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Tom Chaney No. R719. Review of A Heckuva Job

Of Writers and Their Books, A review of Calvin Trillin's Heckuva a Job First printed 16 July 2006.
The next earlier Tom Chaney Of Writers and Their Books column,Robert Worth Bingham

By Tom Chaney

A Heckuva Job

One of the differences between a used book store and a library is that the book monger gets to select the category that he thinks best fits a book without regard to the intent of either author or publisher.

Should you come looking for a book in our shop, you might find a book by Dan Quayle in the section on 'bird hunting.' Certain political autobiographies are classified in Horror. And certain eschatological novels are surely in the realm of fantasy.

Calvin Trillin is firmly and irrevocably in the Kentucky section although he is a native of Kansas City, a graduate of Yale, and a denizen of New York City. But when it comes to the Bookstore, he's a Kentuckian.This classification comes about because of his perspicacity in selecting some Kentucky topics for his major work.

In Alice, Let's Eat he records his 1977 trip he made with missionary zeal to rescue the culinary reputation of the Commonwealth from the clutches of Colonel Sanders. With help from serious Hart County eaters, he found Mrs. Porter's country ham in Sulphur Well; Lee Davis' fine fried chicken at the Mammoth Cave hotel; and barbecue in Owensboro.

The Orwellian year of 1984 found Trillin back in Hart County to chronicle the misadventures of a noble band of brothers who sought to expand the agricultural offerings of Cave Country and to report on the quality of storytelling in these parts. That account may be found in his American Stories.

Later on he chronicled the saga of the computer mouse at Horse Cave City Hall. The mouse had squoze in a crack in the case of the computer and left both liquid and solid calling cards behind -- causing much consternation on the part of the city clerk.Alas, Mr. Trillin has not returned to these parts for some time. That does not mean that he has been silent. He writes for The New Yorker, Time, and The Nation. He frequently is heard on National Public Radio.

Over the past several years Trillin has become the poetic voice pillorying the current administration -- whosoever it may be. "I've said that each presidential administration makes me nostalgic for the administration that preceded it."

His latest book, a HECKUVA job: More of the Bush Administration in Rhyme (Random House, 2006) follows his earlier volume Obliviously On He Sails. Trillin comments philosophically about the earlier attempt, "We weren't going to know whether you could bring down a presidency with iambic pentameter until somebody tried it."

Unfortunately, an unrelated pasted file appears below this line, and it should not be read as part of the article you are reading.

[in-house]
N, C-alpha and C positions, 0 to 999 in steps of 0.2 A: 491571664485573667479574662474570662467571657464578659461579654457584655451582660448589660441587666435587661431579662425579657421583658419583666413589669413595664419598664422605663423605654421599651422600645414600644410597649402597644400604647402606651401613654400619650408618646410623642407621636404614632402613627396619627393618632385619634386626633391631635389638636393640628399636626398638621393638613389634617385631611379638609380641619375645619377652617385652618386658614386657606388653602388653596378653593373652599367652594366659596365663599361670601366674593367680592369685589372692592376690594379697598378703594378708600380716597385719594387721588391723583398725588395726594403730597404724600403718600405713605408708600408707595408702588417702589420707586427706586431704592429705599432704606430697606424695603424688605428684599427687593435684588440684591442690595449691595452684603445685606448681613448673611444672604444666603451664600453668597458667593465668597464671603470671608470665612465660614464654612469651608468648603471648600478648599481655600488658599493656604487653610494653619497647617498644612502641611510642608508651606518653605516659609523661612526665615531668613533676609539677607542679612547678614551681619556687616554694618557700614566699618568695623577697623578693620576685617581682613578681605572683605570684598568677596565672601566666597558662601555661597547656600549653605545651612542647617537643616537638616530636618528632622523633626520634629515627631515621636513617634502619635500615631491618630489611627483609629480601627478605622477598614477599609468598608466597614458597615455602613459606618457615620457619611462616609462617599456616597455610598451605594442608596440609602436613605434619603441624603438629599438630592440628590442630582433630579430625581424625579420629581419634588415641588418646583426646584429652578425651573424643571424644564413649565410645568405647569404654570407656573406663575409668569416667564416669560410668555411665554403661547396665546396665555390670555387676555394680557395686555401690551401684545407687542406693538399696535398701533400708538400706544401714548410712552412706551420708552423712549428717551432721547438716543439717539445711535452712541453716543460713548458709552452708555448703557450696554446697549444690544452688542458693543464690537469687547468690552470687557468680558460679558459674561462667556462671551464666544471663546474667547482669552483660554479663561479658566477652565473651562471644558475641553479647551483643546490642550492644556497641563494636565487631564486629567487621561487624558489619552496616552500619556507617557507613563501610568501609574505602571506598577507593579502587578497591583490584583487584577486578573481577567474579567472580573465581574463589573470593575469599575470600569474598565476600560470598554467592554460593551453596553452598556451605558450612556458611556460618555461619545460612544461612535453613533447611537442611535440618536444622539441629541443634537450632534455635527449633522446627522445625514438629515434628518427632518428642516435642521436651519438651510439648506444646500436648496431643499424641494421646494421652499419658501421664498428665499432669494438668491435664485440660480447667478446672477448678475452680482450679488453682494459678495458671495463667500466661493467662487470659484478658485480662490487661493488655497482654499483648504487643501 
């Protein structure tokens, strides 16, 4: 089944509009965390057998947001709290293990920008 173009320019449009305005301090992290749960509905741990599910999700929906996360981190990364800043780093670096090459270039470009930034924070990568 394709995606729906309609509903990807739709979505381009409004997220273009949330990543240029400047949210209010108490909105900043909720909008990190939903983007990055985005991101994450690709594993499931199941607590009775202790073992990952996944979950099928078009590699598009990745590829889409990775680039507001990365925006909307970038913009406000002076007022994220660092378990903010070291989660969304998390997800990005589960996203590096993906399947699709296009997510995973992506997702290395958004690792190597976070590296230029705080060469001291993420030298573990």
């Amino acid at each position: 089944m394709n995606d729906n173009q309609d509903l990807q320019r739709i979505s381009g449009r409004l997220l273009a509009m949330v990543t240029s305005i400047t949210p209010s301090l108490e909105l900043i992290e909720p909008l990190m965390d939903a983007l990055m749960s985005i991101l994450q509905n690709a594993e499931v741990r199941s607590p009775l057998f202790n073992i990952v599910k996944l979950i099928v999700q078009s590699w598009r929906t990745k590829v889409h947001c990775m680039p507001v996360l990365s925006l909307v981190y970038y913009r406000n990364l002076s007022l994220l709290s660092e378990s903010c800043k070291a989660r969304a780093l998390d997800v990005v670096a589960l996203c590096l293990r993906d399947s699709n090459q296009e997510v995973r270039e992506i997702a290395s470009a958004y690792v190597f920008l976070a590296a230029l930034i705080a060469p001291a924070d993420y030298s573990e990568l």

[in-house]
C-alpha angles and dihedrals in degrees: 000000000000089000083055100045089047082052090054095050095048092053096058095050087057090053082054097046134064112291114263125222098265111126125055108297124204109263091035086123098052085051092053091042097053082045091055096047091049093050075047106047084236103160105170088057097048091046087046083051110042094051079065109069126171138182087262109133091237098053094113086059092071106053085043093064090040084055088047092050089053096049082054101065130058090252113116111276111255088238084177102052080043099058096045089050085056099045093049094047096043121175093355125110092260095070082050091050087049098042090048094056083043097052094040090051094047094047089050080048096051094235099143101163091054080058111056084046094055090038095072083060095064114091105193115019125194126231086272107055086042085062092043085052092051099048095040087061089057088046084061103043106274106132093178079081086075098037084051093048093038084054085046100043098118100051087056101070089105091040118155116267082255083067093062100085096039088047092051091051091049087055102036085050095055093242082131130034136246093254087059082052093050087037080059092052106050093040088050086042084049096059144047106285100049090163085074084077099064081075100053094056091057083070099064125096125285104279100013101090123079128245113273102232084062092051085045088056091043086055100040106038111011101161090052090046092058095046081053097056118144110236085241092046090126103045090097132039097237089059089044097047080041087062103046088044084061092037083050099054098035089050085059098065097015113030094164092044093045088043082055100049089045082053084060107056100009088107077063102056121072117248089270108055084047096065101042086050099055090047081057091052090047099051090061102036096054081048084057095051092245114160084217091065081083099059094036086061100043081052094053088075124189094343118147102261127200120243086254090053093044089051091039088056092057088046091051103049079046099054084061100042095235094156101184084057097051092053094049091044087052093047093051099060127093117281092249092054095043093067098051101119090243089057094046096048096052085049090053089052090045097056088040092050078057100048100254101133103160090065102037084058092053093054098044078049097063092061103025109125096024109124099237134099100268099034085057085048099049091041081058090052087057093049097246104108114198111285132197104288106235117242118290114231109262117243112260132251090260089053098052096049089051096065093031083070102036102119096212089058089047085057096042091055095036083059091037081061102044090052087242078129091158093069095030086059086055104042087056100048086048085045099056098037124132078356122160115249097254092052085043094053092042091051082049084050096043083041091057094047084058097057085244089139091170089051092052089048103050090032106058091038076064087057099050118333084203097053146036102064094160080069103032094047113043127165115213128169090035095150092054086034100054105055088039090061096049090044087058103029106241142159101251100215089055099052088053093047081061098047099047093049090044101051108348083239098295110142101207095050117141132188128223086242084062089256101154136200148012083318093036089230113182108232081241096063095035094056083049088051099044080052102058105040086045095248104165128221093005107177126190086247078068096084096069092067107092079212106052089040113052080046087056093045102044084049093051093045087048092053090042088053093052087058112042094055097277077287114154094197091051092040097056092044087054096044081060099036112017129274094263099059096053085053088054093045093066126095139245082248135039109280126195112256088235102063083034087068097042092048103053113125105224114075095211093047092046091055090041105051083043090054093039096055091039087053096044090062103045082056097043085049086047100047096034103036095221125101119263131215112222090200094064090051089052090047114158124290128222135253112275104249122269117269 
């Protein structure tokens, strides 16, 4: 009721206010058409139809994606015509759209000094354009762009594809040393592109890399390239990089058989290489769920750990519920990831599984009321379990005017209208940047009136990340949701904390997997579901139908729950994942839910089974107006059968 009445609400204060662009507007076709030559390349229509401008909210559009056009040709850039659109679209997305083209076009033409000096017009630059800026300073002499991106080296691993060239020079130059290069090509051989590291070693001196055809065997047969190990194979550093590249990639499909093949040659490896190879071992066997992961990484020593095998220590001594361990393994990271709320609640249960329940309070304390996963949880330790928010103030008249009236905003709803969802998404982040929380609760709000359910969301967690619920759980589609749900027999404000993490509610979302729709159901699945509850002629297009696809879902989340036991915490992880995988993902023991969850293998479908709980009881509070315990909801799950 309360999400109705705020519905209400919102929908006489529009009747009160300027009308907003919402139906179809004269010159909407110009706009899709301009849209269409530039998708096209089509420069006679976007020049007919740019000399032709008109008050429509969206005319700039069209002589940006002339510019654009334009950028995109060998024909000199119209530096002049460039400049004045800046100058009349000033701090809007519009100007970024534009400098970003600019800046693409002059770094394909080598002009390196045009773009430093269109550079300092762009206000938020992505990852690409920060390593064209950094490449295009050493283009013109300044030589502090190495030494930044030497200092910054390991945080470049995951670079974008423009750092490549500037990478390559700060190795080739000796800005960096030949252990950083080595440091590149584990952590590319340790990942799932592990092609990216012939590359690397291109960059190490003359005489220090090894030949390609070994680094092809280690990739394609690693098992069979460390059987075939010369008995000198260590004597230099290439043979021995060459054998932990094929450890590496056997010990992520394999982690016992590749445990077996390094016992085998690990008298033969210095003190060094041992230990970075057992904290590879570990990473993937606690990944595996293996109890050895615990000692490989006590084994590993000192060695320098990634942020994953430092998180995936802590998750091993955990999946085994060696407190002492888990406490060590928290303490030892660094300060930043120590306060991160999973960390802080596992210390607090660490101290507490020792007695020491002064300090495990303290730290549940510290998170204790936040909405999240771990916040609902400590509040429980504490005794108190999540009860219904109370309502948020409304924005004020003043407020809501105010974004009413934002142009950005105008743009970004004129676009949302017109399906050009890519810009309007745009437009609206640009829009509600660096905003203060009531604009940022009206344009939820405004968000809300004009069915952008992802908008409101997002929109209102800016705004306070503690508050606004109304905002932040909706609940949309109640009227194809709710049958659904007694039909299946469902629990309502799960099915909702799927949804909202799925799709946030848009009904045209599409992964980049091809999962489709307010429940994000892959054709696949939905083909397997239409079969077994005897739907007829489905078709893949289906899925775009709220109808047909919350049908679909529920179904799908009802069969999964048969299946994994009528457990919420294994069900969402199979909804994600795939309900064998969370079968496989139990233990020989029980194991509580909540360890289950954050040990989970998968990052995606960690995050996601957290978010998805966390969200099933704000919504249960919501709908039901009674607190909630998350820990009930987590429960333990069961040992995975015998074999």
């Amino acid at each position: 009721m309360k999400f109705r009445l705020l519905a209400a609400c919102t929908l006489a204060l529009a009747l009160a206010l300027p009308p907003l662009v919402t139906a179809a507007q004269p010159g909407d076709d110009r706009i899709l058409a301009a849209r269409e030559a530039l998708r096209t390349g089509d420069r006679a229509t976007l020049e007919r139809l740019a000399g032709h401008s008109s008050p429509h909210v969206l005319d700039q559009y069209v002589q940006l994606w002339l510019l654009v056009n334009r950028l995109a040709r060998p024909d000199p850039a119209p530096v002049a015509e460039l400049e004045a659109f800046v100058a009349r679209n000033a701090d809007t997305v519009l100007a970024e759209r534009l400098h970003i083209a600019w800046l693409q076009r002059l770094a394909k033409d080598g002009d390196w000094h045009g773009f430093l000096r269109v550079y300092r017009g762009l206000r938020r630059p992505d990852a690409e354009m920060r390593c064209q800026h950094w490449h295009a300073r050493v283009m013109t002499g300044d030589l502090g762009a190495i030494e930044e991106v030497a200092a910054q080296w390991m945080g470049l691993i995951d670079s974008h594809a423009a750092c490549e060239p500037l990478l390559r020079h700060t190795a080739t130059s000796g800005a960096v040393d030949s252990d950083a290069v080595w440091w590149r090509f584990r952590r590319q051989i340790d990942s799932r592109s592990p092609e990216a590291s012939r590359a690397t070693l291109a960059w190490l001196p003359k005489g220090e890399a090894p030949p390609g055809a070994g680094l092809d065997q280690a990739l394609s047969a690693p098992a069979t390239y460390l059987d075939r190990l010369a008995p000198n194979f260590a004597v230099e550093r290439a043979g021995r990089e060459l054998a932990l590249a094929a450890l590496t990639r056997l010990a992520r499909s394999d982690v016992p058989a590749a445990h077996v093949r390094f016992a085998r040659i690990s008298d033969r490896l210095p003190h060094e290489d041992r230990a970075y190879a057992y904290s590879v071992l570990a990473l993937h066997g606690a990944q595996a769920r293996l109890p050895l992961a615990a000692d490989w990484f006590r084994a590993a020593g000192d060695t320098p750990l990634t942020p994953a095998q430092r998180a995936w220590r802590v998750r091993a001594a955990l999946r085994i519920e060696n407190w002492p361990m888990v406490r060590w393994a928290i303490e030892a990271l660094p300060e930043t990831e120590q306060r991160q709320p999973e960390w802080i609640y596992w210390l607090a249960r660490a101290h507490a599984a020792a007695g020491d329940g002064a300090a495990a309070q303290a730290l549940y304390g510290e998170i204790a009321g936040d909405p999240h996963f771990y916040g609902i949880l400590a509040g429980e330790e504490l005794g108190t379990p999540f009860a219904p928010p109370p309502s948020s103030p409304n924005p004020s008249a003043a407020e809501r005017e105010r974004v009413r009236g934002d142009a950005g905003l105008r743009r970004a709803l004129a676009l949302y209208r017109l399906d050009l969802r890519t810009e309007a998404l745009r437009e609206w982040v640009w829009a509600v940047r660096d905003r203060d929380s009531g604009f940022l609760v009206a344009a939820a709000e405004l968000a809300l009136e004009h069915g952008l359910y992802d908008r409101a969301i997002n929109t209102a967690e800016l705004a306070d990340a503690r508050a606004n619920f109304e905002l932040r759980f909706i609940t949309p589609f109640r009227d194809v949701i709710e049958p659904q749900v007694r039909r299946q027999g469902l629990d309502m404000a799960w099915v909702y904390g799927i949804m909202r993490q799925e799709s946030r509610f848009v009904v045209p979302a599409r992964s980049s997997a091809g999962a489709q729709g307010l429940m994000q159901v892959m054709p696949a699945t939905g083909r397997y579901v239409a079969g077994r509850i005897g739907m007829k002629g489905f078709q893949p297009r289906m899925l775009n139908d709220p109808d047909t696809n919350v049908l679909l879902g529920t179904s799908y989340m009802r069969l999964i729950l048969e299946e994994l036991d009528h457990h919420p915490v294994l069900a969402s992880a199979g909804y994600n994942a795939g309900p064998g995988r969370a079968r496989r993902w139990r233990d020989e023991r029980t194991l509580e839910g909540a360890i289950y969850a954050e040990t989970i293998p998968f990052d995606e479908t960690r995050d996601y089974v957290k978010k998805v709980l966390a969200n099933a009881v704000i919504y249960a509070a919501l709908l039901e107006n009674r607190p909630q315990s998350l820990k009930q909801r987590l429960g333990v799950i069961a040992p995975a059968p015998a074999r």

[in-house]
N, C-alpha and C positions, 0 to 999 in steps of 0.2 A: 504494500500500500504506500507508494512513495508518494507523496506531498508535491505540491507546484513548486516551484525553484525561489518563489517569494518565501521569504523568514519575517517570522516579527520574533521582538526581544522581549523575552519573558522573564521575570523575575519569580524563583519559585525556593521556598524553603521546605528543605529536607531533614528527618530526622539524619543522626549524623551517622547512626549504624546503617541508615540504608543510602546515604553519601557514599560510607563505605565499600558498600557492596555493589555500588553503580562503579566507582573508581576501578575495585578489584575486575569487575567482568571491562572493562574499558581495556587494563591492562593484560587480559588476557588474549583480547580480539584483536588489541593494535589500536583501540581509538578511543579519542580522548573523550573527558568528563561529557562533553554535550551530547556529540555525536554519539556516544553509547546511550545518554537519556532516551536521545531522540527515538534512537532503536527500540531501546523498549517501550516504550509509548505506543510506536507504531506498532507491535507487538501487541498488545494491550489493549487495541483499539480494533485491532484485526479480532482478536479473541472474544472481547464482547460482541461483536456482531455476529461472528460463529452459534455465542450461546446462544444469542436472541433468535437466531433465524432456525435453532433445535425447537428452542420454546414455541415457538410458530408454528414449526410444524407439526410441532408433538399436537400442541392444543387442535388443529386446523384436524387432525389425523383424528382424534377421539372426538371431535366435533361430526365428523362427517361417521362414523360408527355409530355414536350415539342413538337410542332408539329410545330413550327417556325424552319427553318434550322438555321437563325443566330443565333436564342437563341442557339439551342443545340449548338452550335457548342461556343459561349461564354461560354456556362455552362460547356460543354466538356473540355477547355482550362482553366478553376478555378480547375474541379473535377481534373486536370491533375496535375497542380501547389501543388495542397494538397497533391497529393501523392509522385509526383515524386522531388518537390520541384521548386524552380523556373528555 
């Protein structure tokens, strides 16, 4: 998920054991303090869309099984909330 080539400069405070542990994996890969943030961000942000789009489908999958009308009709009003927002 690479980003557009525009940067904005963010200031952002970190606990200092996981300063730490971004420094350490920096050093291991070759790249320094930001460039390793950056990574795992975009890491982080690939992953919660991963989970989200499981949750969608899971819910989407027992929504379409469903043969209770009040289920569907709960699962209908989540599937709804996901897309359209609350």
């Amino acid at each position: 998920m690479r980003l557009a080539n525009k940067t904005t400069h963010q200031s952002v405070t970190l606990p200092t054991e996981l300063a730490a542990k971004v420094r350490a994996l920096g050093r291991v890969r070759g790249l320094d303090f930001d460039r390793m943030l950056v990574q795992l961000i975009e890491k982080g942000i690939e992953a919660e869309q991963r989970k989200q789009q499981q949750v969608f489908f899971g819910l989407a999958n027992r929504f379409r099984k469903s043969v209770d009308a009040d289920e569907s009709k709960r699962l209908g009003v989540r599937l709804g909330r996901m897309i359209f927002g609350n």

Bush is still in the White House despite rhyming couplets.

The title a HECKUVA job refers to President Bush's phrase in praise of Michael Brown, director of the Federal Emergency Management Agency during the Hurricane Katrina debacle, who had risen "to the challenge . . . [with] stunning ineptitude." "Perhaps the only federal official more dilatory than the President himself."

On the idea that the problem is government:
'Cause government's the problem, lads.
Americans would all do well to shun it.
Yes, government's the problem, lads.
At least it is when we're the ones who run it.
And in support of the decision to go to war:
Then terrorists could count on what we'd do.
Attack us, we'll strike back, though not at you.
The war must be continued:
Iraq is coming right along.
We're confident we'll win this war.
The way to honor lads we've lost
Is stick it out (and lose some more).
To insure the promise of democracy in Iraq:
Democracy is on the way.
We smashed this place to free it.
Democracy is on the way.
You'll know it when you see it.
And "The short history of someone who failed to get into the champagne unit of the Texas Air National Guard in 1968"
Historians may not recall
My name, now chiseled on that wall.
Still, they might say I played a role
By going on that last patrol
And not returning to my base:
I might have died in Bush's place.
Satire is fierce. It is intended to make us uncomfortable. Trillin is a witty thorn in the nation's side.

Tom Chaney can be found telling stories, planning his next meal, and occasionally selling books at

Box 73 / 111 Water Street
Horse Cave, Kentucky 42749. Phone (270) 786-3084. email: Tom Chaney

This story was posted on 2011-07-17 06:17:23
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